Testing with CasperJS - Part 3

Reading time ~3 minutes

In the previous tutorials ( 1 and 2 ) we have seen how to install CasperJS and make our first script. Today we are going to start writing tests with the API that CasperJS provide and doing some navigation between pages. To do that we will add a new model in our website:

public class InformationRequest
{
    public int InformationRequestId { get; set; }
    public string Name { get; set; }
    public string Surname { get; set; }
    public string Email { get; set; }
    public string Request { get; set; }
}

Now, using the capabilities of Visual Studio 2012 and ASP.NET MVC, we could make a new controller and views easily to create a form to request information. Add a new controller using the template which uses Entity Framework.

[caption id="attachment_73" align="alignnone" width="604"]add new controller add new controller[/caption]

Don't worry about the Data Context, we will not use it. Now we have a skeleton of controller methods and views to submit the form. Remove any reference to Entity Framework and the edit, delete, and list methods and views. Your project must look like the one in this screenshot

[caption id="attachment_75" align="alignnone" width="566"]solution explorer solution explorer[/caption]

The controller must have this code

public class InformationRequestController : Controller
{
    public ActionResult Index()
    {
        return RedirectToAction("Create");
    }

    public ActionResult Create()
    {
        return View();
    }

    [HttpPost]
    [ValidateAntiForgeryToken]
    public ActionResult Create(InformationRequest informationrequest)
    {
        return View("Thanks", informationrequest);
    }
}

And the Thanks.cshtml view is a very simple view with this markup

@model TestCasperJS.Models.InformationRequest

@{
    ViewBag.Title = "Thanks";
}

<h2>Thanks</h2>

Thanks @Model.Name @Model.Surname for contacting us. We will contact you as soon as possible.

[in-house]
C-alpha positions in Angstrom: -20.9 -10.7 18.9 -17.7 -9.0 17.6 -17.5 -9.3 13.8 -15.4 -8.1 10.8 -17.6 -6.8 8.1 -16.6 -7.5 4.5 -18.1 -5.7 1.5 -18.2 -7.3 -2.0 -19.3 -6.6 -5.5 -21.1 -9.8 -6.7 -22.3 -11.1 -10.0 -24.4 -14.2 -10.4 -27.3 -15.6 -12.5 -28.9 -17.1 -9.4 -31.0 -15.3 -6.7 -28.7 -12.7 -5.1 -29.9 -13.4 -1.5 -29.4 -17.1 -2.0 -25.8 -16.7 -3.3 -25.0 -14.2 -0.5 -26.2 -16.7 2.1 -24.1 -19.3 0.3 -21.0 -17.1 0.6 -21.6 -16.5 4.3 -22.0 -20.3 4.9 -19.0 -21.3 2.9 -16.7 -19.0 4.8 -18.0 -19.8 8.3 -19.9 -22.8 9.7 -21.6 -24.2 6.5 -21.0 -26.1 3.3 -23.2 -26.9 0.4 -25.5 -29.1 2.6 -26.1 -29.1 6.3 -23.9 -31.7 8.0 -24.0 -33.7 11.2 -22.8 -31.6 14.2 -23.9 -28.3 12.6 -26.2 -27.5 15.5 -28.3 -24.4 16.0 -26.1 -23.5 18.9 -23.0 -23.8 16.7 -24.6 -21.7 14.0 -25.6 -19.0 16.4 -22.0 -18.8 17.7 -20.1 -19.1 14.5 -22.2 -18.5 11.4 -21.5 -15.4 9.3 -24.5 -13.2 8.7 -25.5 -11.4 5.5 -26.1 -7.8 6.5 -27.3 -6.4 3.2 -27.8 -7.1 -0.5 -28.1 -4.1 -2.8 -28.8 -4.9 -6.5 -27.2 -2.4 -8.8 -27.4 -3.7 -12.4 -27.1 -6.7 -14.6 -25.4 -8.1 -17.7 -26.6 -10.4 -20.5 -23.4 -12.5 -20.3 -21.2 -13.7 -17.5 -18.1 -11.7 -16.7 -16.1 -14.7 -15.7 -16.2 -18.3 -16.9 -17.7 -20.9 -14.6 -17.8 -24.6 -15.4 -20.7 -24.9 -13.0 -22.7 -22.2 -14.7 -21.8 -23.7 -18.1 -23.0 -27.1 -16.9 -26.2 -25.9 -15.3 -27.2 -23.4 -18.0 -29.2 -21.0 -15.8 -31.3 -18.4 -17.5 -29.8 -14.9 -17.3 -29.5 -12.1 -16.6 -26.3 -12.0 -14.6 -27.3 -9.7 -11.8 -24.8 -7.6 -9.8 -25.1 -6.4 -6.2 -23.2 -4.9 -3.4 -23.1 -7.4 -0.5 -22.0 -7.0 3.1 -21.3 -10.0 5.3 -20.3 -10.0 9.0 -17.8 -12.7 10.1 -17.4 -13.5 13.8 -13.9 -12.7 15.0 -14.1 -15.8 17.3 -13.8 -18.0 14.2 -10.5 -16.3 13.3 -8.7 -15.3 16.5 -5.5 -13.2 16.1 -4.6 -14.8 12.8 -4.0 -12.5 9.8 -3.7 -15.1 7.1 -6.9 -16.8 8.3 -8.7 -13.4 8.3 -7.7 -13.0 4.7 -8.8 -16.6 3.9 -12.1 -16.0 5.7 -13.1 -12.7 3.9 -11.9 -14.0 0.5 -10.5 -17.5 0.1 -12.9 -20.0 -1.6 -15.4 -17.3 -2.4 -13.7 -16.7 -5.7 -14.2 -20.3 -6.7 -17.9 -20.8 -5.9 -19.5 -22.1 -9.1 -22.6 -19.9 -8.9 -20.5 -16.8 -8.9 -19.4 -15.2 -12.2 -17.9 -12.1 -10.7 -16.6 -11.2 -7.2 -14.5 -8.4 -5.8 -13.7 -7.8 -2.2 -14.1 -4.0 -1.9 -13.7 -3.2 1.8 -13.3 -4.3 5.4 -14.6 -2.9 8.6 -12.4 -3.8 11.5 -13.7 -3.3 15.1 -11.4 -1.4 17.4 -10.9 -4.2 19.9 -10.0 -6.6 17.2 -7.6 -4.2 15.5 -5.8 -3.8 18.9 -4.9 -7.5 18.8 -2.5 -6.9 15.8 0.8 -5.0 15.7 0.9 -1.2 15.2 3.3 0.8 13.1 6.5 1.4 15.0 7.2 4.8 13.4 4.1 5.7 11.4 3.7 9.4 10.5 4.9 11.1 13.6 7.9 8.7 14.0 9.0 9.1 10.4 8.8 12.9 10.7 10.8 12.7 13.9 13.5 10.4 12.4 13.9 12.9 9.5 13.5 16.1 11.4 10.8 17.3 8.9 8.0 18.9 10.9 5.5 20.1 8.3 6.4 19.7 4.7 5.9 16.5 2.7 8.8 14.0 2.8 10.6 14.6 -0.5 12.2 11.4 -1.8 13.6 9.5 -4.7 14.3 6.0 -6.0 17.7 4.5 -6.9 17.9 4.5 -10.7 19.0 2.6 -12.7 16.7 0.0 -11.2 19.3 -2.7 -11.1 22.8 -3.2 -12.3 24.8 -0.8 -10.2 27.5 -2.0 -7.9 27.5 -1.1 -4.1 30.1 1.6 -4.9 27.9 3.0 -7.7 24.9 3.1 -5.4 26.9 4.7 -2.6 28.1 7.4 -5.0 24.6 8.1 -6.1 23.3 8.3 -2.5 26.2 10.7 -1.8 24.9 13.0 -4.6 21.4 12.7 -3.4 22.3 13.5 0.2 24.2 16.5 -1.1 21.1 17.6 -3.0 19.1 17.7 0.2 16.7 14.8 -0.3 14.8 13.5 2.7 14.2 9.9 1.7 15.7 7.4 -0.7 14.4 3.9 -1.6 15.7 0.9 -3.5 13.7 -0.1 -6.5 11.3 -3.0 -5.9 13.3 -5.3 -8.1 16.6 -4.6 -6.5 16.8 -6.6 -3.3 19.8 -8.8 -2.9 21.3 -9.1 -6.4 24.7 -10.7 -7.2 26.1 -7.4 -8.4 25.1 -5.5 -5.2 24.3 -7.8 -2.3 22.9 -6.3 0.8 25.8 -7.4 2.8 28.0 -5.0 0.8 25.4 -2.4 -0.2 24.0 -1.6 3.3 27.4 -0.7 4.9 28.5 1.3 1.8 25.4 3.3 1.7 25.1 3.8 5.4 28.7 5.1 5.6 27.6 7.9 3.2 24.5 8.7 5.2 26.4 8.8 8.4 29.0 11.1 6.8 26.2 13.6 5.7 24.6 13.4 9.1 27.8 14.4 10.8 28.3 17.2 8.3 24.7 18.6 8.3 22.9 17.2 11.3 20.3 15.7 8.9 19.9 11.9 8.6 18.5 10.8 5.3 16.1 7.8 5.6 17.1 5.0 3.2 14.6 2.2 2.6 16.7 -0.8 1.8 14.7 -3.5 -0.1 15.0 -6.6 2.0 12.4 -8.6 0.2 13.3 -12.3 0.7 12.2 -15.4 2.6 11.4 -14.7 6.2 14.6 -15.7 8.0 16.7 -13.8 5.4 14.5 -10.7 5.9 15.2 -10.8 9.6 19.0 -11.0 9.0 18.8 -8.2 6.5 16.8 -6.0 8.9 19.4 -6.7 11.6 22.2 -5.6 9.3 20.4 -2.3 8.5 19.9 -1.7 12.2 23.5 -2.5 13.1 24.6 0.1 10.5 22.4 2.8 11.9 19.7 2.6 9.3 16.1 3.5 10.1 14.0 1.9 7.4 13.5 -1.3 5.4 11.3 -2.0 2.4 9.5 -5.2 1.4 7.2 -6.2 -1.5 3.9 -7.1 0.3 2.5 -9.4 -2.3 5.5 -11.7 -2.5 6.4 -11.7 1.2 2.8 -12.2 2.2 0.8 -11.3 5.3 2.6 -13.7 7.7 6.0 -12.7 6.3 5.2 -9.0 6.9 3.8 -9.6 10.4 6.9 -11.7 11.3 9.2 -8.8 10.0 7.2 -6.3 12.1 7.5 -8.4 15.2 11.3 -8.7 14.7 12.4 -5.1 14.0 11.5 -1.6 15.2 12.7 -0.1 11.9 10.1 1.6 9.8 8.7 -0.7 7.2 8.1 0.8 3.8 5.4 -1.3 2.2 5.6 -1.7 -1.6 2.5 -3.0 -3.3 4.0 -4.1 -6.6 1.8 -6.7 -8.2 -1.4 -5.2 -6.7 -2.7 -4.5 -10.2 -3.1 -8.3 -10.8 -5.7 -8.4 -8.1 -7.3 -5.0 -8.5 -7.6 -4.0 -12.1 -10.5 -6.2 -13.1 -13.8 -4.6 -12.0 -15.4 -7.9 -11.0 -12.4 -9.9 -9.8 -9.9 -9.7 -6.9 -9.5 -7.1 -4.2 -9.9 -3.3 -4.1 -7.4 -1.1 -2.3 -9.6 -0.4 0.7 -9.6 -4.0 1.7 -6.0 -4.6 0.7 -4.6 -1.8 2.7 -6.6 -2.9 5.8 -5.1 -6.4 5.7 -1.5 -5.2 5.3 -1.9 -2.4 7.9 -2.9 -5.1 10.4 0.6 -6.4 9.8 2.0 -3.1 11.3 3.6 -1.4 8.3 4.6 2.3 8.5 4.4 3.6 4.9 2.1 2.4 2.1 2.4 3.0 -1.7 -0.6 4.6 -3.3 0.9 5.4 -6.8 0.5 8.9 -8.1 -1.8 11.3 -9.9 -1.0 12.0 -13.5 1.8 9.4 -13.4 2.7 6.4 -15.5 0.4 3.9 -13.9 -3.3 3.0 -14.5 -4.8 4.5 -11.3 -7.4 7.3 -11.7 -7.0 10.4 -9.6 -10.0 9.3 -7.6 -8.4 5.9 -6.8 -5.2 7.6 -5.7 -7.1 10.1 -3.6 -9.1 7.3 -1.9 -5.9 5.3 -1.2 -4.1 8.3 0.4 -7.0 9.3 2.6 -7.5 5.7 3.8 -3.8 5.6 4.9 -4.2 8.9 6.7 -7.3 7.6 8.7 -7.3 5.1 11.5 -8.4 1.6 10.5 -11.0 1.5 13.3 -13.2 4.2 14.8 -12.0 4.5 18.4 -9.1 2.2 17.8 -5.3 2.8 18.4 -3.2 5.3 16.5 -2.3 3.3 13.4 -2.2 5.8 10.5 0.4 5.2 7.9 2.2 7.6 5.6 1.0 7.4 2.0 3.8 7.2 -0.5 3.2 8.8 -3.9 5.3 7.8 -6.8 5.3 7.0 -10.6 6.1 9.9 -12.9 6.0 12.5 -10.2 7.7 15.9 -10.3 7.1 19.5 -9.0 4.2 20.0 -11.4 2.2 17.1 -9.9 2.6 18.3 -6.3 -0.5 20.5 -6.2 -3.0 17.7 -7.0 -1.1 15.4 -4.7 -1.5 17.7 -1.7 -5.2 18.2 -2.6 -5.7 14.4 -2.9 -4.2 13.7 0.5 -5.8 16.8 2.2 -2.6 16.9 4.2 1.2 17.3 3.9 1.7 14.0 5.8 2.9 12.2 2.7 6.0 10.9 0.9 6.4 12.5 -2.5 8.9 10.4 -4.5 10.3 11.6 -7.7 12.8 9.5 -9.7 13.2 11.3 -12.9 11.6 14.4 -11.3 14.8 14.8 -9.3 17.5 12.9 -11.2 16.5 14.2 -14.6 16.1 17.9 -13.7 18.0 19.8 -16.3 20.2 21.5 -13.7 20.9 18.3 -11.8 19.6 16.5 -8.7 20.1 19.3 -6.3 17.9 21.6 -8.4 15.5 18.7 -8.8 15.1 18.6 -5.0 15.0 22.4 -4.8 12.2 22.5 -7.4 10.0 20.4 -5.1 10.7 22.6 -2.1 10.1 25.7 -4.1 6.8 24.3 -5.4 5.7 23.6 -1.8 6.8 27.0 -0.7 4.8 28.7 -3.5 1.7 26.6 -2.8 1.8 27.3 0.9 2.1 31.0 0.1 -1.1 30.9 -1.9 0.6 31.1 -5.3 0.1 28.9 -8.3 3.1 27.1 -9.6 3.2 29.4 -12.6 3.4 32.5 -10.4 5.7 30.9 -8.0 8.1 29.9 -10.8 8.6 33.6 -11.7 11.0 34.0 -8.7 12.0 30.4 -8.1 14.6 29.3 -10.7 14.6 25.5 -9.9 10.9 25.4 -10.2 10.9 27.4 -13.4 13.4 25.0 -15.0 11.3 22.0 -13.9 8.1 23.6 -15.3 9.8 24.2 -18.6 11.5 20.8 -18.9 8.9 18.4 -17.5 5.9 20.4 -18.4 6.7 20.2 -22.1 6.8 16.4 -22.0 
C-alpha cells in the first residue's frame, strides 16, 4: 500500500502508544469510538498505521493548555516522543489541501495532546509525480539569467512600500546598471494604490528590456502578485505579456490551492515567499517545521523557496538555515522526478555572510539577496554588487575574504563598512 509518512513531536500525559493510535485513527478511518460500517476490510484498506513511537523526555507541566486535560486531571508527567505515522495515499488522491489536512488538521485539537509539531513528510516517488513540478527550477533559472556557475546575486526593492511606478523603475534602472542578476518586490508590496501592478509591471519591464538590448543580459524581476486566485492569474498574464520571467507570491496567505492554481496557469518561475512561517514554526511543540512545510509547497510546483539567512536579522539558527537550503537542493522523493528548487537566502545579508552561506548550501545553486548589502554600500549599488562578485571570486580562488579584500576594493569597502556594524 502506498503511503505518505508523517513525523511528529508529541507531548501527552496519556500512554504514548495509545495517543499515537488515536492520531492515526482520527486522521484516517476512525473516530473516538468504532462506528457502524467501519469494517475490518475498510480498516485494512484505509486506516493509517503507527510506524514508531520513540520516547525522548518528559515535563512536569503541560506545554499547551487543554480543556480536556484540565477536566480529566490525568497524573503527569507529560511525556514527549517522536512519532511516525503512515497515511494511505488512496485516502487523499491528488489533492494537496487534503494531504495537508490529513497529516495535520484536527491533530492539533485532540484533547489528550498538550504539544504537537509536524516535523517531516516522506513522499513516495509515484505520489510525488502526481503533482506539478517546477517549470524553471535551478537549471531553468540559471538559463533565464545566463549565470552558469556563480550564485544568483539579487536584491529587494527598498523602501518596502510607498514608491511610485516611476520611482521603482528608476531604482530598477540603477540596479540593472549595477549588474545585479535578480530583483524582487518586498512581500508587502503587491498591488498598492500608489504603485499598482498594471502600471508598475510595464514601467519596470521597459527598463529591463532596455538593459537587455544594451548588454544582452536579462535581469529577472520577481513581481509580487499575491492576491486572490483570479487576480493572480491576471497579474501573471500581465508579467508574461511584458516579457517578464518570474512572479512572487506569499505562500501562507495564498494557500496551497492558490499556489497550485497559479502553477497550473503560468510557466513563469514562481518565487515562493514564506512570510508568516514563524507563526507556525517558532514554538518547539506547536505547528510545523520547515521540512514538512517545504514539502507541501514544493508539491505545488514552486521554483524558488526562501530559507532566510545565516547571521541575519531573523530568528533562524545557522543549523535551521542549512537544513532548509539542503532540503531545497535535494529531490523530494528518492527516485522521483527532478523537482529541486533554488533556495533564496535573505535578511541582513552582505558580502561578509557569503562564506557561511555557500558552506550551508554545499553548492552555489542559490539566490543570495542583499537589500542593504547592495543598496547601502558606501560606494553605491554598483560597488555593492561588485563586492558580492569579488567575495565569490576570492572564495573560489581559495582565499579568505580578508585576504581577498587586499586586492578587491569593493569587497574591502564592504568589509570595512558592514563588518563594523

<br/>

@Html.ActionLink("Return to index", "Index", "Home", null, new {id="returnToHomeLink"})

Finally, let's add the new option to main menu

<li>@Html.ActionLink("Information", "Index", "InformationRequest", null, new {id="informationRequestMenuLink"})</li>

Ok, now we can start writing our tests. Lets start with a simple assert. Go to the javascript file where your are writing the tests and put the following code

var url = 'http://localhost:8000/';
casper.start(url, function() {
    this.test.assert(this.getCurrentUrl() === url, 'url is the one expected');
});

casper.run(function () {
    this.test.done();
    this.echo("Done.").exit();
});

If you execute the file as usual

casperjs testCasperjs.js

The output should be

[caption id="attachment_80" align="alignnone" width="677"]test1 test 1[/caption]

Great! We have our first test passing.

Now, we will do the same same assertion than in the previous article, but using the test API.

casper.then(function() {
    this.test.assertResourceExists('error.js', 'error.js script was loaded');
});

And the output should be

[caption id="attachment_82" align="alignnone" width="677"]test 2 test 2[/caption]

Let's continue with our first interaction. We will click a link in the main menu and assert that we have navigated to the correct page.

casper.then(function() {
    this.click('#informationRequestMenuLink');
});

casper.then(function() {
    this.test.assertTitle('Information request', 'the page has the correct title');
});

The output should be:

[caption id="attachment_83" align="alignnone" width="677"]test 3 test 3[/caption]

Now we will fill a form, submit it and check that we are in the correct page.

casper.then(function() {
    this.fill('form', {
        'Name': 'John',
        'Surname': 'Smith',
        'Email': 'jsmith@example.com',
        'Request': 'Example request'
    }, true);
});

casper.then(function() {
    this.test.assertTextExists('Thanks John Smith', 'page body contains "John Smith"');
});

With the last parameter of the fill function we are telling CasperJs that we want to submit the form.

The ouput should be

[caption id="attachment_84" align="alignnone" width="677"]test 4 test 4[/caption]

That's great!

Finally we will return to the main page and assert than a particular selector exists to ensure that we are in the main page.

casper.then(function () {
    this.click('#returnToHomeLink');
});

casper.then(function() {
    this.test.assertSelectorExists('ol[class=round]', 'there is an ol with round class');
});

And the output should be.

[caption id="attachment_85" align="alignnone" width="677"]test 5 test 5[/caption]

We have seen how to use the test API from CasperJS and how to make a basic but useful interaction. I recommend you to take a look at the great documentation that CasperJS has. It's really good and has lots of information.

In the next tutorial we will see how to integrate this tests results into a Team Foundation Server build.

See you soon!

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